together with Julia Brasche, Johannes Maderspacher, Rupert Schelle, Georg Hausladen, Stephan Pauleit and Werner Lang


Presentation at the 1st European Green Urban Infrastructure Conference, Vienna, Nov. 2015


Figure 1: The project at a glance, © ZSK TP 1


Climate change adaptation via urban green infrastructure (UGI) can significantly reduce the UHI effect while at the same time contribute to mitigation by reducing energy demands. Still these different goals are rarely considered together. The project “Climate Mitigation and Urban Green Infrastructure” at the “Centre for Urban Ecology and Climate Change Adaptation” addresses these challenges by developing integrated strategies for urban planning. While climate policies are agreed at (inter-)national level, it is the local level that needs to translate these goals into action. With a comparative analysis of three Bavarian case studies, the opportunities and challenges local governments face for implementing climate policies into planning are identified. In order to translate national policies into strategies at the local level this research creates new knowledge and novel tools to develop and implement strategies for climate change mitigation and adaptation.

Figure 2: Research approach, © ZSK TP 1


The project examines synergies of different green infrastructure measures with quantitative analyses of climate regulating effects and residential energy demand reductions. In qualitative studies also the effects on biodiversity and quality of open space are considered. Furthermore, the project analyses the capacities of local governments and the legal leeways for implementing of climate change related measures into urban planning. Besides the synergies between mitigation and adaptation it also aims to identify how integrated planning for climate change can enhance general strategies for urban development.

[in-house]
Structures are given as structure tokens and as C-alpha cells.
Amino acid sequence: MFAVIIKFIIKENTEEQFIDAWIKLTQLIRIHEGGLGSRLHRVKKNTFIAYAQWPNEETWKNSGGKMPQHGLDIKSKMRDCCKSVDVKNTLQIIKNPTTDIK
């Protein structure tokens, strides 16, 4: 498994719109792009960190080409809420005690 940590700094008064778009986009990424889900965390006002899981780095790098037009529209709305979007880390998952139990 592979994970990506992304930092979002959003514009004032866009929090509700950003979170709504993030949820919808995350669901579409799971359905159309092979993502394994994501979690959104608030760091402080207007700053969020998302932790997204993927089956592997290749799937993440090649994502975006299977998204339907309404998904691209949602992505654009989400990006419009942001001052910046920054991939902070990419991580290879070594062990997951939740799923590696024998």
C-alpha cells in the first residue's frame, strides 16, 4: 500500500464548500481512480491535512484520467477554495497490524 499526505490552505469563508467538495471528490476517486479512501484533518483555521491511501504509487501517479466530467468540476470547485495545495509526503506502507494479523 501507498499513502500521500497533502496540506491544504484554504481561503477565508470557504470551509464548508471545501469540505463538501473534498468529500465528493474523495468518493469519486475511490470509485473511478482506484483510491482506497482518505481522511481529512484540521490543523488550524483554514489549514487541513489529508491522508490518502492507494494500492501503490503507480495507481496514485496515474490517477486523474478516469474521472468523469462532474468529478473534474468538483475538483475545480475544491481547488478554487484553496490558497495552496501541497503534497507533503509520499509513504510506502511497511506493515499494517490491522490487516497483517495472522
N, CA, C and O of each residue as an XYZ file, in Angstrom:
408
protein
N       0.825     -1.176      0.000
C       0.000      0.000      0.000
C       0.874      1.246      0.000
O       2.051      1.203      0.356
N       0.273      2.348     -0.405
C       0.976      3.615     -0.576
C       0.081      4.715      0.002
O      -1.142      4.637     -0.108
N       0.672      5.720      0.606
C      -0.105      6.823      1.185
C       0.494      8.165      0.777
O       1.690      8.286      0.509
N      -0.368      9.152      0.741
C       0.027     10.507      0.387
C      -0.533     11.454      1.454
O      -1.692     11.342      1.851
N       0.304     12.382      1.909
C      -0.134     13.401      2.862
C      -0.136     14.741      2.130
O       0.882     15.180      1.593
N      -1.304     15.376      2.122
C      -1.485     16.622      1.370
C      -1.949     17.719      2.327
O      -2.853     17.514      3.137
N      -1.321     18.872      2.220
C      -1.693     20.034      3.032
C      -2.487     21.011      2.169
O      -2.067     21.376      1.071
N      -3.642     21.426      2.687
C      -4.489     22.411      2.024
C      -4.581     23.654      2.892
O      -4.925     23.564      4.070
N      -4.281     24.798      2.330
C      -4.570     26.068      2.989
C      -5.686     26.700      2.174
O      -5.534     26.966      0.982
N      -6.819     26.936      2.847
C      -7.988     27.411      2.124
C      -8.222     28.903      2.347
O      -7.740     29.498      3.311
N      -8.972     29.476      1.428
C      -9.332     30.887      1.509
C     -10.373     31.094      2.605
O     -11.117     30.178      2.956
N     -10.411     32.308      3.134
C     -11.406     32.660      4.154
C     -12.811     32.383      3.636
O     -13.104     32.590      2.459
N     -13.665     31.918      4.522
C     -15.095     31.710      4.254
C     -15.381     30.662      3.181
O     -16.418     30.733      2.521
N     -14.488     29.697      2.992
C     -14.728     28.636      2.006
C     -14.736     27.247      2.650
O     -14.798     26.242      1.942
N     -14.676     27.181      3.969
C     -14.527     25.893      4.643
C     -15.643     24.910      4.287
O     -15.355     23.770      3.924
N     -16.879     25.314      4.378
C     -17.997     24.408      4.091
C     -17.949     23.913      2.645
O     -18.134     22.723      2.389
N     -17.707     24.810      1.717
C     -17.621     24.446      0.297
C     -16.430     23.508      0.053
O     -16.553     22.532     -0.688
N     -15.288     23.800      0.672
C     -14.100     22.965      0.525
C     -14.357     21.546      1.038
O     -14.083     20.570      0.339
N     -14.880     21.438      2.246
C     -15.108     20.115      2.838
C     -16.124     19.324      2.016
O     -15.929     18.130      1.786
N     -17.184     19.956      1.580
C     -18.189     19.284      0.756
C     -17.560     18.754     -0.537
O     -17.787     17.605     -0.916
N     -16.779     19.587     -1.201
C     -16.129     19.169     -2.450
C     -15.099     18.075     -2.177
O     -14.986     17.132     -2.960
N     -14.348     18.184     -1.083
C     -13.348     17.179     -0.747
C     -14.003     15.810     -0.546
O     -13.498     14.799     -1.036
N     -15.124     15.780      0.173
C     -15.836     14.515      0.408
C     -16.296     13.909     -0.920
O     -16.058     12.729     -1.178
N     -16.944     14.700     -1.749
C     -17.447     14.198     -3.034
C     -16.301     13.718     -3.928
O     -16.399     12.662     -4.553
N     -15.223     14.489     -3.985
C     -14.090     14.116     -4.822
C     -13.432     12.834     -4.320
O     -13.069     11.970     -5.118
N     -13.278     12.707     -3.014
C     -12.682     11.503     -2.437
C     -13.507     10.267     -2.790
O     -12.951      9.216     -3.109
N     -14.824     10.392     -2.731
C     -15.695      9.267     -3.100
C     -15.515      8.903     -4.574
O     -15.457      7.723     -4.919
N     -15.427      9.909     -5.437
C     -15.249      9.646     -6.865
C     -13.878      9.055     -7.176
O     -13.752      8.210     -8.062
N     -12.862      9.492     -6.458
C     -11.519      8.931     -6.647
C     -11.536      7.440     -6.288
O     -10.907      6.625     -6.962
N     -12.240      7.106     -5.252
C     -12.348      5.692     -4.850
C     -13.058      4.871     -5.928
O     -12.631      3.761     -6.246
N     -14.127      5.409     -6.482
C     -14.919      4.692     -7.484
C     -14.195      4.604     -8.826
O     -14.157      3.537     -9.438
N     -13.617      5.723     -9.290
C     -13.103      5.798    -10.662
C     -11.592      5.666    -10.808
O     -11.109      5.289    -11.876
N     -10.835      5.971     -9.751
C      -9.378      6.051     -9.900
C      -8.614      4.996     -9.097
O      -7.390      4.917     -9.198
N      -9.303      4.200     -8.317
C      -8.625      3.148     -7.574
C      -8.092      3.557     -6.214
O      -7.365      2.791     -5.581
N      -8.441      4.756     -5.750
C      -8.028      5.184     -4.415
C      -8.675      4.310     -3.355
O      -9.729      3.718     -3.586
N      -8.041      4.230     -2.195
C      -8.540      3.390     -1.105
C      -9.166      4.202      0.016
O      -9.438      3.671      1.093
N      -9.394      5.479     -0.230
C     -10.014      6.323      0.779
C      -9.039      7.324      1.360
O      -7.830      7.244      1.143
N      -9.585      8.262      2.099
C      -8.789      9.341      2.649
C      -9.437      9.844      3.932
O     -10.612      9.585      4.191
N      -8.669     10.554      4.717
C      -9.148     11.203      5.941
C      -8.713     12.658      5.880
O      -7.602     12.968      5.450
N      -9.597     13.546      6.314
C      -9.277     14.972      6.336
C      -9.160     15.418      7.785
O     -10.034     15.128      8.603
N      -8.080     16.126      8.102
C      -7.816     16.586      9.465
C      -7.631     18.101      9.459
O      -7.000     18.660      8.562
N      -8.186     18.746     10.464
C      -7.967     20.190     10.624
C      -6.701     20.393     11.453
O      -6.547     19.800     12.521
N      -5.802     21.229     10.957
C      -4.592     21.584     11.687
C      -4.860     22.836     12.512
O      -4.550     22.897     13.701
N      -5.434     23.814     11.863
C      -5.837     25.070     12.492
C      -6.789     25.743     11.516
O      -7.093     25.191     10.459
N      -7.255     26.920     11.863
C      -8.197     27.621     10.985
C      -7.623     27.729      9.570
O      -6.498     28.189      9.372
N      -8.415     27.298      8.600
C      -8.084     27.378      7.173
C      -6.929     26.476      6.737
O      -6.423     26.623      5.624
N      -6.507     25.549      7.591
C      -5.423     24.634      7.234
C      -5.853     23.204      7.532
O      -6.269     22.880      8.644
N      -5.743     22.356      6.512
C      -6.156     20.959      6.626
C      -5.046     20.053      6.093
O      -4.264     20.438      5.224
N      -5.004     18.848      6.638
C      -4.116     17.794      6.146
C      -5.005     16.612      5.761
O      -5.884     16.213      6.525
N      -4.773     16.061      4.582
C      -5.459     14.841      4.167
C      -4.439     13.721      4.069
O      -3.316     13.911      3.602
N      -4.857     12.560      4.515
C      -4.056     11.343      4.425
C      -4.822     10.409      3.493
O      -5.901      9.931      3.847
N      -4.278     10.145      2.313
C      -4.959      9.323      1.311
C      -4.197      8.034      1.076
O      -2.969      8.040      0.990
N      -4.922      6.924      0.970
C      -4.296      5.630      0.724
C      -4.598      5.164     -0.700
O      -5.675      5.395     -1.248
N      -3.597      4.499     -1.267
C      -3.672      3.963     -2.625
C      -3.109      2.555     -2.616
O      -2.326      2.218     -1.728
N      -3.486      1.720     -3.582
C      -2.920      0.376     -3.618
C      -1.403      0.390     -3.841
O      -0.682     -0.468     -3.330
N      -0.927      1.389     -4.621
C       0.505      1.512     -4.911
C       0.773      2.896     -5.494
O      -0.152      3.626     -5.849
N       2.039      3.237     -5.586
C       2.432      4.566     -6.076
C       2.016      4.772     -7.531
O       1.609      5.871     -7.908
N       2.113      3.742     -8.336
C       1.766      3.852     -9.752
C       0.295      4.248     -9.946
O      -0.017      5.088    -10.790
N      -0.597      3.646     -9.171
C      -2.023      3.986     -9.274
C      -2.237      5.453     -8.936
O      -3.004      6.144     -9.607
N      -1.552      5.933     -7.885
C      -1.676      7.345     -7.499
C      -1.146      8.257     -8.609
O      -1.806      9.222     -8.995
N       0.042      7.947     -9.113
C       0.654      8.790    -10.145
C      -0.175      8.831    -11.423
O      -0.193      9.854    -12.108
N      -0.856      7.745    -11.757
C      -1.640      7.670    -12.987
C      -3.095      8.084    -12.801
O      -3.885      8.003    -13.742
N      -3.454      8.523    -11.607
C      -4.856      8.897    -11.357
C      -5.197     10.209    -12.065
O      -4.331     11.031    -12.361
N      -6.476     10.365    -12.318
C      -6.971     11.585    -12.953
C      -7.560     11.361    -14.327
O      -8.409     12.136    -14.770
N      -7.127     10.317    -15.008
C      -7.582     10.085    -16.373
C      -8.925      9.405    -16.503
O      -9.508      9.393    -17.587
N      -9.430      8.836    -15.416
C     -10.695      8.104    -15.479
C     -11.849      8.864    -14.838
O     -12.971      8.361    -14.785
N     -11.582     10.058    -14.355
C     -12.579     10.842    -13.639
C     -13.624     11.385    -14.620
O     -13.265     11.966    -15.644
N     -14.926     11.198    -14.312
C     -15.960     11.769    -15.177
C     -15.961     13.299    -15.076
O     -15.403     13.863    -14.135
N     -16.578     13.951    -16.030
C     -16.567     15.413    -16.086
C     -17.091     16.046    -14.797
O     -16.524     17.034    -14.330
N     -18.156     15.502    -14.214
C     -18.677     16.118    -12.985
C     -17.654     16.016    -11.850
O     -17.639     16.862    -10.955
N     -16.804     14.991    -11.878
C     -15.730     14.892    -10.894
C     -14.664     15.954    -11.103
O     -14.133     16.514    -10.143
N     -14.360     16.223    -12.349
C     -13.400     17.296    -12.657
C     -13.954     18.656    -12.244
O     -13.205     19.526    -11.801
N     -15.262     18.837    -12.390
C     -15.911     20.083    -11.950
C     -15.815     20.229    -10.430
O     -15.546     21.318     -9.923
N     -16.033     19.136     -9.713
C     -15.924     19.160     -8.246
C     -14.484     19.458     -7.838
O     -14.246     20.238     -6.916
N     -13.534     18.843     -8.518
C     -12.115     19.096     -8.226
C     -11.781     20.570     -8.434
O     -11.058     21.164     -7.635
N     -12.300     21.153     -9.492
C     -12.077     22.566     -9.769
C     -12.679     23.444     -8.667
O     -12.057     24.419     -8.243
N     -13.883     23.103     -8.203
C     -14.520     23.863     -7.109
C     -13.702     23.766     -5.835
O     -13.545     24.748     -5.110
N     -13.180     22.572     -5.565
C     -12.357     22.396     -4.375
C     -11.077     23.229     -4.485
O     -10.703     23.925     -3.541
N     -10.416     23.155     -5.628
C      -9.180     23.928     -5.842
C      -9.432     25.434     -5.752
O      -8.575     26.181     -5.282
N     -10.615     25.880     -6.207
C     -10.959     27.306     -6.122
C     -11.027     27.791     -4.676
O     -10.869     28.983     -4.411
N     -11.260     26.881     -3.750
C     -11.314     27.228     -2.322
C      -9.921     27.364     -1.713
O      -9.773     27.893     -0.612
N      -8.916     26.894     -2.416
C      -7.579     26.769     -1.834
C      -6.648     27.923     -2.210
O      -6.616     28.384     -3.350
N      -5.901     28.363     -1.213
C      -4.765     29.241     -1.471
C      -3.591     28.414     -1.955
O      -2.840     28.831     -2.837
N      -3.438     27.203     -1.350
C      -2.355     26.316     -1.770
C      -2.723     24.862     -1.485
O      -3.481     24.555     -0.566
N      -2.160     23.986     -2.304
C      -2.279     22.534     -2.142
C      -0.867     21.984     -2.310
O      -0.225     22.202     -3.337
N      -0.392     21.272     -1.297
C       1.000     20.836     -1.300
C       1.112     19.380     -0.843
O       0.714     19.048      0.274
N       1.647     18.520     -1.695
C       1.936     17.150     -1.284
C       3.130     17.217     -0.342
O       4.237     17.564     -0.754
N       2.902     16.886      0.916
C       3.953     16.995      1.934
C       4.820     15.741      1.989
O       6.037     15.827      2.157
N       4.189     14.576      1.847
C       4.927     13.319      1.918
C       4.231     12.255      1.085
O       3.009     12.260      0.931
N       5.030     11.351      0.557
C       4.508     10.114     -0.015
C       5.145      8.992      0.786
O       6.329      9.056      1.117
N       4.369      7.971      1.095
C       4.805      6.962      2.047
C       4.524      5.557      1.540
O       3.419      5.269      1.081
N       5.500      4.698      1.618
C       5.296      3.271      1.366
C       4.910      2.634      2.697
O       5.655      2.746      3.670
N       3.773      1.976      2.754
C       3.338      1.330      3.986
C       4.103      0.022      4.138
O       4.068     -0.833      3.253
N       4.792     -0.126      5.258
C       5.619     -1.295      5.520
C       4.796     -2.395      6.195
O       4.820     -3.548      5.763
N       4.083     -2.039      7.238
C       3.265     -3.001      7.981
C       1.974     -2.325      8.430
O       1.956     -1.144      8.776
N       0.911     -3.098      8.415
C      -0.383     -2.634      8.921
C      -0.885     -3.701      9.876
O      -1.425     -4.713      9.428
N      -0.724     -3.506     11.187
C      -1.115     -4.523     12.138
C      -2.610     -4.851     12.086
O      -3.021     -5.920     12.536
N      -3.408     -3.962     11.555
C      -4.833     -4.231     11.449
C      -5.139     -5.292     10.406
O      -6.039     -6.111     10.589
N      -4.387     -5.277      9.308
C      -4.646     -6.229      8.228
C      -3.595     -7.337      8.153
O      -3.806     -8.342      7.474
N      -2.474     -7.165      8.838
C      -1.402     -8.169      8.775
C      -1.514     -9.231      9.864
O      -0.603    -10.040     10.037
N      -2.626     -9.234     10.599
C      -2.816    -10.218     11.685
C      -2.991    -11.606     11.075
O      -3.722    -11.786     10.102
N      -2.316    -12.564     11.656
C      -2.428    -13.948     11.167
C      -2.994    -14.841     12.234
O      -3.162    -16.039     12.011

Figure 3: Integrated urban planning for synergies between mitigation and adaptation to climate change, © ZSK TP 1


The analyses are conducted for three case studies, which each represent a typical urban fabric: perimeter blocks, row housing and historic city centres. With this, the applicability of the investigated green infrastructure measures in other communities than the investigated ones shall be ensured.

Figure 4: Microclimatic modelling of three urban fabric types, © ZSK TP 1


Based on its results, the project gives recommendations to promote the implementation of multifunctional green infrastructure for mitigation and adaptation.
This research approach was presented at the 1st European Green Infrastructure Conference held from November 23 to 24 2015 in Vienna. In a working group on “Links between climate change adaptation, urban heat islands and reduced energy demand via green infrastructure” conference participants had the chance to discuss this topic and share their experiences and lessons learned. Two points got special attention during the discussion: Tackling the issues of climate change mitigation and adaptation requires very different approaches due to temporal and spatial issues. Interdisciplinary thinking in synergies and co-benefits for also other sectors of urban planning provides a great potential for convincing stakeholders to implement green infrastructure measures. Moreover, the methodological approach of urban fabric types was seen as useful for translating results to other cities with similarities in their urban structure and hence similar opportunities to implement green infrastructure.


This article was a contribution to the 1st European Urban Green Infrastructure Conference, Vienna Nov. 2015 

The authors are engaged at 'Mitigation and Urban Green Infrastructure', a project at Centre for Urban Ecology and Climate Adaptation (ZSK), Technical University of Munich, funded by the Bavarian State Ministry for the Environment and Consumer Protection